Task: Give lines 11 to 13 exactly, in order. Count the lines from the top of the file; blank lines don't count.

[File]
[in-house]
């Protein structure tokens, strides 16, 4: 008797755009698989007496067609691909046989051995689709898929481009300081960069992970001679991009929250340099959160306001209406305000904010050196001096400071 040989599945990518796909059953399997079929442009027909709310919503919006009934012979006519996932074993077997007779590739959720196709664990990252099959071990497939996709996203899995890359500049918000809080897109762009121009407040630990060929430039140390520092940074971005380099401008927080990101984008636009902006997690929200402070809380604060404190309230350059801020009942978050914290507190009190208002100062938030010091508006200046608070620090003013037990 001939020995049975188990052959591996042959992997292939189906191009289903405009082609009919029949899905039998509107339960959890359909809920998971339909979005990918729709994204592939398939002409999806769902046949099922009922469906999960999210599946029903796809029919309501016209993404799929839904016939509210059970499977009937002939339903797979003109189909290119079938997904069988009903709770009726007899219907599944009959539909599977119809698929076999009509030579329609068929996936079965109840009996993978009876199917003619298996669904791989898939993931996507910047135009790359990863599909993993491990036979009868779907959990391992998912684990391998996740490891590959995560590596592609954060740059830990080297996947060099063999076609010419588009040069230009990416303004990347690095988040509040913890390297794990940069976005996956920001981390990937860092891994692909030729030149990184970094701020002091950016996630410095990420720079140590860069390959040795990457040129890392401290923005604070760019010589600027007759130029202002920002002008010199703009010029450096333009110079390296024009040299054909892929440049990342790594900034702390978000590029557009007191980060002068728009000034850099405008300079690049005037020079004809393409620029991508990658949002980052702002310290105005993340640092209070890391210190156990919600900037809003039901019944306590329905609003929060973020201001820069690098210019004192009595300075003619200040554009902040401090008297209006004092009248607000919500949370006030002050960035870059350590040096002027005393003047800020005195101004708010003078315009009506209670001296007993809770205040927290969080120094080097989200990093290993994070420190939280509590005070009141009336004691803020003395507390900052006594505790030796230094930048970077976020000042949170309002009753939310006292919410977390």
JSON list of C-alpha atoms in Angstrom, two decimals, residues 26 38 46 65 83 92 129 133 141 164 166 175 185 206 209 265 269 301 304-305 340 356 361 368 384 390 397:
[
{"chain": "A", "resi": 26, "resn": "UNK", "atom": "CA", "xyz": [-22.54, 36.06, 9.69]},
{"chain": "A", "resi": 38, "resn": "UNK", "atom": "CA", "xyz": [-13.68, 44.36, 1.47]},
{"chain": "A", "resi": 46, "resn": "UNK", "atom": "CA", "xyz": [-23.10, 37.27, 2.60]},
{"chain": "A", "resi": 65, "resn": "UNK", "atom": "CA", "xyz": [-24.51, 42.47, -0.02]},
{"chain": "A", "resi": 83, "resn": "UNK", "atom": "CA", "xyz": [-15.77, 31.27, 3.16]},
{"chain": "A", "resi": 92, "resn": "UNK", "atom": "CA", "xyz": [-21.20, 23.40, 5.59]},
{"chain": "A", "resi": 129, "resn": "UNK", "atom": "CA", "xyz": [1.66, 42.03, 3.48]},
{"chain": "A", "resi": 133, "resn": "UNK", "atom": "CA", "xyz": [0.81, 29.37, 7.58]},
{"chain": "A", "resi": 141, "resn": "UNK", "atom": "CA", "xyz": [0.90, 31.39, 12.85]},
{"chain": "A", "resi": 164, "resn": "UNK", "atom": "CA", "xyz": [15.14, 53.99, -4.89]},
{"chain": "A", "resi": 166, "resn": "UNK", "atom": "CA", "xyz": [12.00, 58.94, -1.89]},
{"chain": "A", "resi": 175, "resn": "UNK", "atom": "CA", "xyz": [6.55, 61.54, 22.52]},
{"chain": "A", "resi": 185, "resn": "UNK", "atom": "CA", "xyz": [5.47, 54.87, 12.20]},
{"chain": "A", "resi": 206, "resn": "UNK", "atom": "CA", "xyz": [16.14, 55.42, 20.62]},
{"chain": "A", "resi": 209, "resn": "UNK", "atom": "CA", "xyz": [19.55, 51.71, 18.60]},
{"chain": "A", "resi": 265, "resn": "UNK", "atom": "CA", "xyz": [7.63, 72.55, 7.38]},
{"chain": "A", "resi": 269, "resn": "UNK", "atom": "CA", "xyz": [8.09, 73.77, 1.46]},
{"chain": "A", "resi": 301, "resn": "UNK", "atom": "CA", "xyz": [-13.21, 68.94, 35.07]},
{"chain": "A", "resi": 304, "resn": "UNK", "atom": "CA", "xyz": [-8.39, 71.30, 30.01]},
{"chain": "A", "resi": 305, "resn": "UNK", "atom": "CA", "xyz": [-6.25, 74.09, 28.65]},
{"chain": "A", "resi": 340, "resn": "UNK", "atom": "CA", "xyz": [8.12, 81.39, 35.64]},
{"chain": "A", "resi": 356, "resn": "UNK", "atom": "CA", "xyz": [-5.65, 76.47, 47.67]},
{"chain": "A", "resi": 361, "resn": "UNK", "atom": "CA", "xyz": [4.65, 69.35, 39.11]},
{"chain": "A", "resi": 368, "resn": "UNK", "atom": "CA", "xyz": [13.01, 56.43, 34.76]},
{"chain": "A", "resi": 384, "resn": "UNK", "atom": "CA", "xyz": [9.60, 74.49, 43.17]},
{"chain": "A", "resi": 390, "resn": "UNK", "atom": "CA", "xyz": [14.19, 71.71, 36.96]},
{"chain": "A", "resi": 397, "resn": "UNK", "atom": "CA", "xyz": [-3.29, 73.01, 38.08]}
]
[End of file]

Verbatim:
{"chain": "A", "resi": 129, "resn": "UNK", "atom": "CA", "xyz": [1.66, 42.03, 3.48]},
{"chain": "A", "resi": 133, "resn": "UNK", "atom": "CA", "xyz": [0.81, 29.37, 7.58]},
{"chain": "A", "resi": 141, "resn": "UNK", "atom": "CA", "xyz": [0.90, 31.39, 12.85]},